June 1, 2017
A month after receiving a transfusion of young plasma, Karmazin says, participants had fewer chemical biomarkers indicative of heart disease, Alzheimer’s, and certain types of cancers.
The results are extremely preliminary; they not published in a peer-reviewed, and there was no control study. Ambrosia got the US Food and Drug Administration’s approval to begin conducting a controversial clinical trial in May 2016, and participants essentially pay for the unproven treatment out of pocket. For $8,000, healthy individuals over 35 can have a transfusion of plasma from someone aged 16 to 25 as part of an ongoing clinical trial.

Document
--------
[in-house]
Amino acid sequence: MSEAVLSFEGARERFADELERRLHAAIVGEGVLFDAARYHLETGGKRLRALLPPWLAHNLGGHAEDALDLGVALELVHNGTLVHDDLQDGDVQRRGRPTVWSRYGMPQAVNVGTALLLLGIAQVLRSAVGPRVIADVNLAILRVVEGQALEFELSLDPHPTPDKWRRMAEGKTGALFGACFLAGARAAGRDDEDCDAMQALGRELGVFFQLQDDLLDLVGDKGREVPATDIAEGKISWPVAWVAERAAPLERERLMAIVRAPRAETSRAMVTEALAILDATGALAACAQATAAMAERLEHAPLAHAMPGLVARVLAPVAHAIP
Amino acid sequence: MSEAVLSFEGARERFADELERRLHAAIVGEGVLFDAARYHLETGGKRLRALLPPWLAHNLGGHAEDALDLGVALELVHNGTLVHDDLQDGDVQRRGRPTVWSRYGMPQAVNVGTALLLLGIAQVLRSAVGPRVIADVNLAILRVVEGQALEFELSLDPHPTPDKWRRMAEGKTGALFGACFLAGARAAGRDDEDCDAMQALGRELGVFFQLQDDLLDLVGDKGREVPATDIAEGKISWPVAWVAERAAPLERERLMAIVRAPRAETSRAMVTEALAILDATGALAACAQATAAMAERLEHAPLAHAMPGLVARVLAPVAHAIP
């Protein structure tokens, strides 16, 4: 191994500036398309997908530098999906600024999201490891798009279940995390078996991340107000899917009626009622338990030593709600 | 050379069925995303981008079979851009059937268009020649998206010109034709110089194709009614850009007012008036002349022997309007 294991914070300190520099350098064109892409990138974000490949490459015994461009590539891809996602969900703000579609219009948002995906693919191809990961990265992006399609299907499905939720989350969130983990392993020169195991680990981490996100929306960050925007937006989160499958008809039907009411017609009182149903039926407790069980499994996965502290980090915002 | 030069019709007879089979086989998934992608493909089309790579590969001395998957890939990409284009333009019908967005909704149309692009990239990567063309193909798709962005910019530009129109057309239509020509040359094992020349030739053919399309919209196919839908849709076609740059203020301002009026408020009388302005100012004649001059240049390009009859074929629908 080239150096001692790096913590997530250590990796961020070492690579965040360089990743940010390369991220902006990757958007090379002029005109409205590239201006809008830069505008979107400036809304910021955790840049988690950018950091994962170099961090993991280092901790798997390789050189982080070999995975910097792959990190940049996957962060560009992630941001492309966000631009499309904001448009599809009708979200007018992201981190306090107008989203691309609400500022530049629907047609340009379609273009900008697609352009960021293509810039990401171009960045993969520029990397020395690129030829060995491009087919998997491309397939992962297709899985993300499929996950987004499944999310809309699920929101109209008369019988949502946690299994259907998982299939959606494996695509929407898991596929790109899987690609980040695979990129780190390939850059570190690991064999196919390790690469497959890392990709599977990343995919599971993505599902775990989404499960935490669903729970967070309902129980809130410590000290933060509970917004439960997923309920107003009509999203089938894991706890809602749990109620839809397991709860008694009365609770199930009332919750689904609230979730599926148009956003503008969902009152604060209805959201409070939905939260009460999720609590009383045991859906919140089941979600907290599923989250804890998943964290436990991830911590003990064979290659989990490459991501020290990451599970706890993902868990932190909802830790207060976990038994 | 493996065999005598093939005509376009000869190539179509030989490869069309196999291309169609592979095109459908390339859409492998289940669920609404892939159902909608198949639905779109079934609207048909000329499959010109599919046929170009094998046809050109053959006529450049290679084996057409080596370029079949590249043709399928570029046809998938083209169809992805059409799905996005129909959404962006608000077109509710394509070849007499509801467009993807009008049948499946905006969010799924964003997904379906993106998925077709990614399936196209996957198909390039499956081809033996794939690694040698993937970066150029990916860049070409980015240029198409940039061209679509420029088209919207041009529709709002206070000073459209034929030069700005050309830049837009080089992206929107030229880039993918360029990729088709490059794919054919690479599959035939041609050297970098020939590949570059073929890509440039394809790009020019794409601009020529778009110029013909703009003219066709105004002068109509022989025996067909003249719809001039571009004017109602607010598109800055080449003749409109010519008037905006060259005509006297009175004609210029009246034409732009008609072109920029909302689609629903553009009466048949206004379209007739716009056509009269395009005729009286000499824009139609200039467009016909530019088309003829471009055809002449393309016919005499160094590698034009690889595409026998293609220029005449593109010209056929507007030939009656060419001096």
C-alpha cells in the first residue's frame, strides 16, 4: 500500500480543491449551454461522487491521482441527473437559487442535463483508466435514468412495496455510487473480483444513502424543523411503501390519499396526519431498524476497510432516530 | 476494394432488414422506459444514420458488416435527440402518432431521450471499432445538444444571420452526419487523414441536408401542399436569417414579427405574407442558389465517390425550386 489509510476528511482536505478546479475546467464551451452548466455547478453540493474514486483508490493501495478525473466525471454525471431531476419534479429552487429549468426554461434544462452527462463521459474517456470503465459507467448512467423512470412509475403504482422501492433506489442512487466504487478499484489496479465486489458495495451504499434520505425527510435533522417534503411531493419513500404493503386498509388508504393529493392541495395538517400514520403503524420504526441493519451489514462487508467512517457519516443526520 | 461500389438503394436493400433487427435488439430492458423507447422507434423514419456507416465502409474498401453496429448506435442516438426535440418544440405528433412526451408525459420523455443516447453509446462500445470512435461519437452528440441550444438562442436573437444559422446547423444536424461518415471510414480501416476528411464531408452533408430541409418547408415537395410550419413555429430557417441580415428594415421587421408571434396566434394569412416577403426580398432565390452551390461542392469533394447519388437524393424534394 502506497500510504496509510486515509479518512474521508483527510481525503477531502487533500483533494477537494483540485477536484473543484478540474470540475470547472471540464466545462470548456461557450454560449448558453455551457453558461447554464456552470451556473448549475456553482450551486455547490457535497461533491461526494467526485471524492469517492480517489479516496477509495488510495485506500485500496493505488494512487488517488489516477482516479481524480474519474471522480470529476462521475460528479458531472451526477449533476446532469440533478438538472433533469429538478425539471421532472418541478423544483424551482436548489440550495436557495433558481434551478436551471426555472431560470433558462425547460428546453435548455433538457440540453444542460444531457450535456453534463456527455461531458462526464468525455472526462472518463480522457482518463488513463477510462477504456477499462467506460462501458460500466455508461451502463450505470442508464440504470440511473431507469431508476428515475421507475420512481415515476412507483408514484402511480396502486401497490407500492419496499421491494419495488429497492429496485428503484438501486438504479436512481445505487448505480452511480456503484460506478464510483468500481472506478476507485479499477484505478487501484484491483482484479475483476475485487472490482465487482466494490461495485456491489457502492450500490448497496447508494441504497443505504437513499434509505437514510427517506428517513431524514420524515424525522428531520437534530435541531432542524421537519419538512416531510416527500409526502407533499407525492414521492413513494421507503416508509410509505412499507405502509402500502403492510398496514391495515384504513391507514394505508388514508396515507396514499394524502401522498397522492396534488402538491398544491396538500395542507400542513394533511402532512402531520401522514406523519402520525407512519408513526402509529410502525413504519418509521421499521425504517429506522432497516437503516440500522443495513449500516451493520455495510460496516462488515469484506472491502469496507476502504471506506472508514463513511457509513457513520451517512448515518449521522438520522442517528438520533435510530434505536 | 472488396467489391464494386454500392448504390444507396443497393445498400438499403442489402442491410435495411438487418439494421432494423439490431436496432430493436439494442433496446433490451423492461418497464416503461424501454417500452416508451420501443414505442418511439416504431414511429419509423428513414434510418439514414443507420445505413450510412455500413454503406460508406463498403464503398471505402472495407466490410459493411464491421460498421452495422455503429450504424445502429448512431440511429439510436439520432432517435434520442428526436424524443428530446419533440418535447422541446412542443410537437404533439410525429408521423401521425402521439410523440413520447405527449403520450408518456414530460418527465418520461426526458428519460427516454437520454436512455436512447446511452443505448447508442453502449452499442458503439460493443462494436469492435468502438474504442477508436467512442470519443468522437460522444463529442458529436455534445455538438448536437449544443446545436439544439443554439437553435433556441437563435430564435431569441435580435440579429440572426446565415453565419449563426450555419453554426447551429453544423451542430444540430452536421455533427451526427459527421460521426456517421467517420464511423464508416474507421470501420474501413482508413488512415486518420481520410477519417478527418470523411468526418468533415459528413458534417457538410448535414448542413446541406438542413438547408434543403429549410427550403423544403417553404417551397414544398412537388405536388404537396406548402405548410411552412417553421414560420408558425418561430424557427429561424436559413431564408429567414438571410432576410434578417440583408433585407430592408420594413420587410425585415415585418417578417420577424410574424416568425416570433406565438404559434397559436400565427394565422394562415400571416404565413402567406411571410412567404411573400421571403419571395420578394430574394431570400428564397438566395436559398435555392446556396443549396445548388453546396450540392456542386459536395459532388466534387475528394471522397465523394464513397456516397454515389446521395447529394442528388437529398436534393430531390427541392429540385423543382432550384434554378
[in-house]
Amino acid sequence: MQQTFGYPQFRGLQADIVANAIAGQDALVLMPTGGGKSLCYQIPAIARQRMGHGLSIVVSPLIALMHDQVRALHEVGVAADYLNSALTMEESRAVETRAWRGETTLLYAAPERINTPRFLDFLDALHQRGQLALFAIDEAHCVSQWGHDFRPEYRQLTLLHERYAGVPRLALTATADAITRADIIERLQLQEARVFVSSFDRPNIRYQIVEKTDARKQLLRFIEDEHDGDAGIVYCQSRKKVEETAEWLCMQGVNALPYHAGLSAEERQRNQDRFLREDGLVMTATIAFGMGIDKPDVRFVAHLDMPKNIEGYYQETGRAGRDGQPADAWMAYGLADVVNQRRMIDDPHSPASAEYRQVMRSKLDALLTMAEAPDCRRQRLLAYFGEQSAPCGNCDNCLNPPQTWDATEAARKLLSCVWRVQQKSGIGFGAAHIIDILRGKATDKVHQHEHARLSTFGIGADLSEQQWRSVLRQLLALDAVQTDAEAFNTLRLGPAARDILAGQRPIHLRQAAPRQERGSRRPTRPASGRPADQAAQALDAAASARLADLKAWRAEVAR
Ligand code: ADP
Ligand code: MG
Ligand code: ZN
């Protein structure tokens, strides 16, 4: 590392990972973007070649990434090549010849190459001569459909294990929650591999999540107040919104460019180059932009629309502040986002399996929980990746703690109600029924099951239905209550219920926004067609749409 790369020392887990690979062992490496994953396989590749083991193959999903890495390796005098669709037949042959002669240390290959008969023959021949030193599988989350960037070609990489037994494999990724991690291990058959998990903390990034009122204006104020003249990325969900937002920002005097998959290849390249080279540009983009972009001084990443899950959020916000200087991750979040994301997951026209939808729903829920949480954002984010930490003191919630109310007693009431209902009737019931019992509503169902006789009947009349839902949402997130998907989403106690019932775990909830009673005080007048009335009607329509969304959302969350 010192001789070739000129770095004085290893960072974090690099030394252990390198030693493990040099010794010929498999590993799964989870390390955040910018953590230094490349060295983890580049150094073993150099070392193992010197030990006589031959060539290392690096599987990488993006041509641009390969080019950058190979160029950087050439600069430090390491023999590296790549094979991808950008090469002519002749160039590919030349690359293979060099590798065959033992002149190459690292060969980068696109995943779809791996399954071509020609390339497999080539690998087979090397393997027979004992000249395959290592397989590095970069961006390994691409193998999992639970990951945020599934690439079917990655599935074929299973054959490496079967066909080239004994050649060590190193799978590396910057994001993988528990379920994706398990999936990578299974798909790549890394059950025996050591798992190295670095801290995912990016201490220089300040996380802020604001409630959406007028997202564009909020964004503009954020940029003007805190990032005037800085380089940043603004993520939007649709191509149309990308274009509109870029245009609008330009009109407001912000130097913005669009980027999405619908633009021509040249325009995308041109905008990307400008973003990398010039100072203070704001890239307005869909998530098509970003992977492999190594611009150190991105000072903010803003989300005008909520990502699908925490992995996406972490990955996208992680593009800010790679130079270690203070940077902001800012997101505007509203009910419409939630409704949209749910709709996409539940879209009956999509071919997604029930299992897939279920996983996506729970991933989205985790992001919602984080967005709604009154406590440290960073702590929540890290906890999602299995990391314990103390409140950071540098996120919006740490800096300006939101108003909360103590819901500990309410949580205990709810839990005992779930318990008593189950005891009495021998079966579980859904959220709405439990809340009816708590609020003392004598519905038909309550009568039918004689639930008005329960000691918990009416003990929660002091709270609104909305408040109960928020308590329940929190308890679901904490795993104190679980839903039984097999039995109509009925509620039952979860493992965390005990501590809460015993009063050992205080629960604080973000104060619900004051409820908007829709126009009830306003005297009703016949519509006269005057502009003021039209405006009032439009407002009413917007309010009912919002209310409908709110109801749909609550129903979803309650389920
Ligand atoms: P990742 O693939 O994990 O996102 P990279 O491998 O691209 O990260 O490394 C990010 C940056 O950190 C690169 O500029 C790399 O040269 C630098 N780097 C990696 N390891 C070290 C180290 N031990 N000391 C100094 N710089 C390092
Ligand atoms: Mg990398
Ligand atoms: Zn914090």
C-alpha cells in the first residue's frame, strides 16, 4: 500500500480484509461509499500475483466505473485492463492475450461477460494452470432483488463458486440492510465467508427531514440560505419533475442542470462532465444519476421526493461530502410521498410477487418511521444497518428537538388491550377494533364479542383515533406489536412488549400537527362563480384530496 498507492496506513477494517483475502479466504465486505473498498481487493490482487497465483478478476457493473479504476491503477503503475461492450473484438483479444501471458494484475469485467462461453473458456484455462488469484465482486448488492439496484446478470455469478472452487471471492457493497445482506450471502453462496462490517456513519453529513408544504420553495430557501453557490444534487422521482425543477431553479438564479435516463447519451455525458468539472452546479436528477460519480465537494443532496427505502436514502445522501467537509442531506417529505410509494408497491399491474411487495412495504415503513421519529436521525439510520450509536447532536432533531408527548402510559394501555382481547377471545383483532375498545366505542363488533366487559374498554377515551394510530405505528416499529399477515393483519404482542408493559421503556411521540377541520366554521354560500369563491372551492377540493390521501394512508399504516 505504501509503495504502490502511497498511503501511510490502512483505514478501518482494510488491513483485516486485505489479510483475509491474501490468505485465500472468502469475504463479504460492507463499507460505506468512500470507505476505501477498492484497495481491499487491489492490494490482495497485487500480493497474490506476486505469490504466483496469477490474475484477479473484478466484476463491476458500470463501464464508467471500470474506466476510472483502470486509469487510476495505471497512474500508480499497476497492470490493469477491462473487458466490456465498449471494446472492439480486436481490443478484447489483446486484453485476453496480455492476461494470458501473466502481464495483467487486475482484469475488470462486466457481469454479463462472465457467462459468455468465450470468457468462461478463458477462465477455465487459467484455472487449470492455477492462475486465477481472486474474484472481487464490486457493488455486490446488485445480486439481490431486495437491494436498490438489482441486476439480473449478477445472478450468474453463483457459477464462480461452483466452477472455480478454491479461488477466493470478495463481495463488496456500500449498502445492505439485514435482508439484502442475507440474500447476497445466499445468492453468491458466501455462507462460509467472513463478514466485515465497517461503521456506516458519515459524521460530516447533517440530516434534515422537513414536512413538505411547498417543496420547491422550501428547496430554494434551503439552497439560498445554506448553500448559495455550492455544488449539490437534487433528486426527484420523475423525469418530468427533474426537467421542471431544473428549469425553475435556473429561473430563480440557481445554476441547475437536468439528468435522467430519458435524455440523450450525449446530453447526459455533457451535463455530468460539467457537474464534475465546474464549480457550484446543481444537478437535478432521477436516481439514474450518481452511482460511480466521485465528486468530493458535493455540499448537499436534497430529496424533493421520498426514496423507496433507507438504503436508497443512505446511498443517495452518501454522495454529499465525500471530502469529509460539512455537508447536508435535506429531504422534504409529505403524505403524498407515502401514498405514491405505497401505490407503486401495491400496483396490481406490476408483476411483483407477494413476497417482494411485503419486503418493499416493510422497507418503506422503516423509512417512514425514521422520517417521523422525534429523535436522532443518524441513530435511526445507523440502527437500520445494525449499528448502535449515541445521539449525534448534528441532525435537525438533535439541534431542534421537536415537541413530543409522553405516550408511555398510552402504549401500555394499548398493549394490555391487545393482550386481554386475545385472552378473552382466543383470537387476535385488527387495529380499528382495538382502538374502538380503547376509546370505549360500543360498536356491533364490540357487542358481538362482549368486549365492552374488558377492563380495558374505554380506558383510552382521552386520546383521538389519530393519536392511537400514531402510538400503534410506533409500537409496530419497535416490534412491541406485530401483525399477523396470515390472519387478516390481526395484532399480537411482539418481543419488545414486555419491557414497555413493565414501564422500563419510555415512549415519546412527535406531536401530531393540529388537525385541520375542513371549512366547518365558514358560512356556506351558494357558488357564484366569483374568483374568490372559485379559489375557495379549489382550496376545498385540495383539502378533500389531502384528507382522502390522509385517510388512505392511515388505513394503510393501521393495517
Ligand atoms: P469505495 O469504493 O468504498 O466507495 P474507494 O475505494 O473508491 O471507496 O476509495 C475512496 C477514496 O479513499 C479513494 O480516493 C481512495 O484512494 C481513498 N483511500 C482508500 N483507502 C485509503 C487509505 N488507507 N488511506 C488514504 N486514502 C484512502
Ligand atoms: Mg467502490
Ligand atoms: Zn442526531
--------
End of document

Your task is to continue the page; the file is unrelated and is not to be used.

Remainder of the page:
In the Ambrosia trial, roughly 80 participants with a median age of 60 had their blood tested for around 100 different biomarkers before receiving a single transfusion, and then again a month later. On average, patients had 21% fewer carcinoembryonic antigens, a compound associated with lung, colon, and ovarian cancer; 10% fewer apolipoproteins, associated with heart disease; and 20% fewer amyloid plaques, associated with Alzheimer’s. Speaking to Quartz, Karmazin said patient reported feeling like they had more energy.
It should be noted, though, that these biomarkers do not indicate disease itself; none of the participants who enrolled in the trial were seriously ill before receiving the transfusion.
Image: By DiverDave – Own work, CC BY-SA 3.0, https://commons.wikimedia.org/w/index.php?curid=11866692
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